Agam's Gecko
Monday, July 13, 2009
Patrolling the colonies
'The future's so bright, I gotta wear shades.' Chinese soldiers march on a main street in Urumqi, July 13, 2009.
Photo: Reuters / David Gray

iolence flared again in Urumqi this afternoon, as Chinese soldiers gunned down at least two Uyghur men after they and a third man tried to attack the soldiers with knives. Two Uyghur men who witnessed the incident said the three had "hacked at the soldiers with big knives, and then were shot." Two Uyghurs were killed and the third was wounded. His condition is not known.

However in a later report, an Urumqi city official named Mr. Fan told Associated Press that the three attackers had been going after another Uyghur man when the paramilitary police shot them. The AP goes on to cite construction worker Zhang Ming, who said he also saw the men try to attack the soldiers. The security forces chased them, beat them and fired shots, he said.
Photos taken at the time show one policeman raising his rifle to strike a man. Beaten, the man in a blue shirt with blood on his right leg lay on the ground. Police formed a ring around him, pointing their guns up at surrounding buildings.
And according to a still later dispatch from Reuters, the official Xinhua state mouthpiece has now reported the incident, and stays on-message with Mr. Fan's version. Uyghurs were attacking Uyghurs, and the People's Armed Police saved the day.

Xinhua also had more good news for China, revealing the long-awaited proof that the unrest in Uyghur country was organized by outsiders. Demonstrations against China's longstanding suppression of the Uyghurs have been occurring around the world, some of which have resulted in attacks against Chinese consulates and embassies.
"Supporters of the East Turkestan separatists started well-orchestrated and sometimes violent attacks on Chinese embassies and consulates in several countries soon after the riots occurred," Xinhua said, referring to name given to their desert homeland by some Uighurs.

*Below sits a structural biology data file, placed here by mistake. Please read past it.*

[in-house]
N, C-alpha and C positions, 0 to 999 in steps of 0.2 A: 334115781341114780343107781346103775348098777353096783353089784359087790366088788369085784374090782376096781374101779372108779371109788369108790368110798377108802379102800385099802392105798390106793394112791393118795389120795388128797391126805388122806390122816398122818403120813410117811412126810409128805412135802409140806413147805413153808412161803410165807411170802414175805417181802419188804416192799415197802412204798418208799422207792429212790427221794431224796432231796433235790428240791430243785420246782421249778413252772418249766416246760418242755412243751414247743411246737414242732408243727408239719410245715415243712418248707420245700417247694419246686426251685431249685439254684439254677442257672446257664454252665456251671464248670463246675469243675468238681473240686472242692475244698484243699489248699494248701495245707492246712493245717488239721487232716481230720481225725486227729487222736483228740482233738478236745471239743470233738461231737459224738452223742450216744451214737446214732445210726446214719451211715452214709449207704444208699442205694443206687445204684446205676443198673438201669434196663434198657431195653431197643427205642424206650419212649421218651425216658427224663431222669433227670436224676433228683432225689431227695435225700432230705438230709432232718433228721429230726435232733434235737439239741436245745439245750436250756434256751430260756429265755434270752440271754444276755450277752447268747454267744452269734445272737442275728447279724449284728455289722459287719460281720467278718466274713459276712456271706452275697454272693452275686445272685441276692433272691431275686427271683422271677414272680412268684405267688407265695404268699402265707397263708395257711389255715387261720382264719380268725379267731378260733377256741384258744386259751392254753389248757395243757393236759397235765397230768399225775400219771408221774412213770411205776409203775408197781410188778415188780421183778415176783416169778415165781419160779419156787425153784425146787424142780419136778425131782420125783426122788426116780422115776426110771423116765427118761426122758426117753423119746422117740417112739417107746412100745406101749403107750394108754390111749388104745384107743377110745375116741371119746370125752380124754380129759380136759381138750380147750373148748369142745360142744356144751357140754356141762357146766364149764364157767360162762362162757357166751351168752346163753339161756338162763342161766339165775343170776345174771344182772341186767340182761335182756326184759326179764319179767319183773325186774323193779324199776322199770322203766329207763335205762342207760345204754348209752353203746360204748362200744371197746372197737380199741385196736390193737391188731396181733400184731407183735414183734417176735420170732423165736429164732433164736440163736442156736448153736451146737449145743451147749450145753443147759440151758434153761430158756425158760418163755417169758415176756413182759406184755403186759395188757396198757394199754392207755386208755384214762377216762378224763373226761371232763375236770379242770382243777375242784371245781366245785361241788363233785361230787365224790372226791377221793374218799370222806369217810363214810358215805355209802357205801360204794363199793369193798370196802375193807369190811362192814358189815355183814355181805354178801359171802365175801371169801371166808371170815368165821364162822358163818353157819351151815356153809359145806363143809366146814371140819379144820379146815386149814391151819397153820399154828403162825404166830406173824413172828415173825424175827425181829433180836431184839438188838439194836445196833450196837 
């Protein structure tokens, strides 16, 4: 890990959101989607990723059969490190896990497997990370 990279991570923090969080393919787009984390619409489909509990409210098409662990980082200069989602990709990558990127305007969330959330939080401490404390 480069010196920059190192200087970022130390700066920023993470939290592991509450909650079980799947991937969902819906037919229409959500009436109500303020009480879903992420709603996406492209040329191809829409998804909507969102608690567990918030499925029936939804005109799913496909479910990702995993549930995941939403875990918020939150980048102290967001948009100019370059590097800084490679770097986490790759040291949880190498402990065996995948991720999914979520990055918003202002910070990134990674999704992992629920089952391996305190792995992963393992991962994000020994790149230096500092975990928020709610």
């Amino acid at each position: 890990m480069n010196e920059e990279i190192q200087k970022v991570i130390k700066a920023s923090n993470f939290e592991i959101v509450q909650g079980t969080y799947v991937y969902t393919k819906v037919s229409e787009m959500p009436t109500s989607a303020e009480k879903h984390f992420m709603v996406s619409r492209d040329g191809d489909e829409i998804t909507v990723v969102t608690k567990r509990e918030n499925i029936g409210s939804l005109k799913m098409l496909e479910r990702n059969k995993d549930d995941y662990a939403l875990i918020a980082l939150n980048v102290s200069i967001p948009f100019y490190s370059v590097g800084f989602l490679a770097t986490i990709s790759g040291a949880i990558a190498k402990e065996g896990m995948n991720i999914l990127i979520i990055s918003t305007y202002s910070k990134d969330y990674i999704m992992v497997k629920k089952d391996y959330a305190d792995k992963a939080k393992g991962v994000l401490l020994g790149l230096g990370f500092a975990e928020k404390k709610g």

"The attacks against China's diplomatic missions and the Urumqi riots seemed to be well-organized."
And there you go, what more proof could you need? Supportive demonstrations were organized in many countries, and were carried out by foreigners. Therefore the protesting students who marched in Urumqi's streets last Sunday afternoon were organized by foreigners too. It's so obvious! It couldn't possibly have anything to do with this:
A Uighur security guard, who declined to give his name, said that while he did not support the violence, he understood people's frustration.

"Look around you -- 90 percent of all the businesses are owned by the Han," he said, standing in Urumqi's main bazaar.

"All I can do is get a job as a security guard," complained the university graduate. "The Han here can't even speak Uighur."
A few days ago I mentioned that a Canadian journalist was among those being ejected from Kashgar, the Uyghur cultural capital in the western part of the territory. Mark MacKinnon is the Toronto Globe and Mail's Beijing bureau chief, and was in Kashgar to report on the demolishing of Kashgar's Old City by Chinese authorities. MacKinnon writes of his rushed eviction with fellow journalists here. His story on the destruction of Kashgar's Old City, for which (surprise!) the Chinese government has never applied for a well-deserved UNESCO world heritage listing, has now been published.